Wednesday, February 17, 2010

Obama and the GOP

During the primaries I supported John Edwards and then Hillary Clinton. While I respected Obama's organizational skills and methodical approach to the campaign it was clear to me from the start that he is a small bore progressive.

Yet a lot of people are disallusioned with the stripped down stimulus barely passed and stalled out HCR.

Listen, during the primaries and the general Obama went on and on about bipartisanship and coming together to work on America's problems. In other words, he called for a return to the tradition where the majority party drives the agenda and the minority party largely seeks to influence rather than obstruct legislation they don't support. This was viewed largely as campaign rhetoric.

It's popular to take the statements of politicians and try to deconstruct them for the real meaning. In general, I think people politicians are pretty clear about what they want. And usually, politicians are extremely attached to the main themes of their campaigns. Do the break promises? Sure. But they do self identify with their primary issue. The disconnect isn't that politicians lie, it's that we don't listen.

So while Obama said he wanted HCR and other things, he was consistent that his number one goal was "change the tone" in Washington. I believed him. And he's acted consistently, making republican buy in the prerequisite for his major initiatives.

I think the approach as a goal is foolhardy: It seems to me to be predicated on the technocratic delusion that if we can identify the correct process then somehow our policy agreements disagreements go away. People disagree about stuff and should oppose things they don't believe in. I wish the democrats had done this on FISA and the Patriot Act.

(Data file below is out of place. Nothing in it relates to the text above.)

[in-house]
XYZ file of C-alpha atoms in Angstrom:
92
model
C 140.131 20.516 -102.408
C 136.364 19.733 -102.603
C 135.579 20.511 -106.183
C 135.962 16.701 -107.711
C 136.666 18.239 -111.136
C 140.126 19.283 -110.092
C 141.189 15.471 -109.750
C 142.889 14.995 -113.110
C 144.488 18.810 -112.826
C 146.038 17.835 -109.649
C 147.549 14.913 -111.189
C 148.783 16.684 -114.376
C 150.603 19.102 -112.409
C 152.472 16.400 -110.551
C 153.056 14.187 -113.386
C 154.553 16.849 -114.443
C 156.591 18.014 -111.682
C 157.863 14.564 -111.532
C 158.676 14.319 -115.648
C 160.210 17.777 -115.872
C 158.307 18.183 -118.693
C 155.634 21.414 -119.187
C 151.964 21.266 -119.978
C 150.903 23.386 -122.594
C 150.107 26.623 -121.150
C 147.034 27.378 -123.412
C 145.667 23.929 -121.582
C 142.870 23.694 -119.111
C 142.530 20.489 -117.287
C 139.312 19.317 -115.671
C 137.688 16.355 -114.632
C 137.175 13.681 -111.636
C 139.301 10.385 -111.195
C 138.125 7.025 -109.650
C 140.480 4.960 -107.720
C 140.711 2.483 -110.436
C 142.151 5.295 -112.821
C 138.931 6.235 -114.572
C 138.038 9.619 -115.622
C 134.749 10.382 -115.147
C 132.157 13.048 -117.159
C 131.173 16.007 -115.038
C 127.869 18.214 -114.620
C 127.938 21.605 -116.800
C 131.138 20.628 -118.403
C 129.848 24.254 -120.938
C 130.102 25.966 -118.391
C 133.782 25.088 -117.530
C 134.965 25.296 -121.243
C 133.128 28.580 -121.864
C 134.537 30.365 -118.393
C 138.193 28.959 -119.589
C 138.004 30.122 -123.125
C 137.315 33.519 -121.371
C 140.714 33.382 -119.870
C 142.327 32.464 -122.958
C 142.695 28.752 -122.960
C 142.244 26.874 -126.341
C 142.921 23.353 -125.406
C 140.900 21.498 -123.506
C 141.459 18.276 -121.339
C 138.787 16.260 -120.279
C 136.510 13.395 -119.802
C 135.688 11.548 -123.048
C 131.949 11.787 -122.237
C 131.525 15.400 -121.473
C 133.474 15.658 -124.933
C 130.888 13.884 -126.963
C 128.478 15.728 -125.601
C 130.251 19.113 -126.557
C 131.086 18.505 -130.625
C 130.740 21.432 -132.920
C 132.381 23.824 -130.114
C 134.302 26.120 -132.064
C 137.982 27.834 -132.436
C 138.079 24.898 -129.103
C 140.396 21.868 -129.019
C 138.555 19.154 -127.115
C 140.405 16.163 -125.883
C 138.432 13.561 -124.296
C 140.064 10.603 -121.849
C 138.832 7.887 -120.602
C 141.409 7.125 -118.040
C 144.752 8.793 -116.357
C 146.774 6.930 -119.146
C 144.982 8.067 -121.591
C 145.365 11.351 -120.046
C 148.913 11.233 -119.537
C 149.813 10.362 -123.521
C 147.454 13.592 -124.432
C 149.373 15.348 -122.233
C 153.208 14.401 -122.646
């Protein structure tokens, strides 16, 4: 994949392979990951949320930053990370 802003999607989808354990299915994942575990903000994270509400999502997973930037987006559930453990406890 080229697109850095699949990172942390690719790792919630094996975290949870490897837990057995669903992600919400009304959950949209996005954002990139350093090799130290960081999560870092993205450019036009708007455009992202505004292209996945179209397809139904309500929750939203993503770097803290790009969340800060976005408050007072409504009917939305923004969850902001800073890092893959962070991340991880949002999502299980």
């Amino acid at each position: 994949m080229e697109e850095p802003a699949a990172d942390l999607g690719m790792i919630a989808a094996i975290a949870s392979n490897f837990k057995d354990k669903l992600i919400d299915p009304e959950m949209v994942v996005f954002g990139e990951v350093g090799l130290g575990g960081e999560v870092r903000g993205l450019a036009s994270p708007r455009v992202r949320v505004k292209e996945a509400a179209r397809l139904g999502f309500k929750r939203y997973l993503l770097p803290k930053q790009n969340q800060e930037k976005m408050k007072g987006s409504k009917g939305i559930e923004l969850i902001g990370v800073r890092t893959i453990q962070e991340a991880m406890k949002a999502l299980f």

And strategically, if you want to get an obstructionist minority to play ball you have to put pressure on the individual congressmen and women by challenging their seats.

All that said, I think it's important for disallusioned progressives to note the Democrats have actually passed a lot of legislation and been effective overall. It may be small bore and unsexy but it improves lives.


At Wednesday, February 17, 2010 9:06:00 AM, Blogger Stoked said...

Not unrelatedly, I heard Sam Donaldson say this morning that partisan politics is worse now than he's ever seen in his 50 years of covering Washington. (I forgot what a chore it is to make a blog comment--too much FBing, I guess!)

At Wednesday, February 17, 2010 9:54:00 AM, Blogger P-Dog said...

I am just impressed you understood what I was saying!


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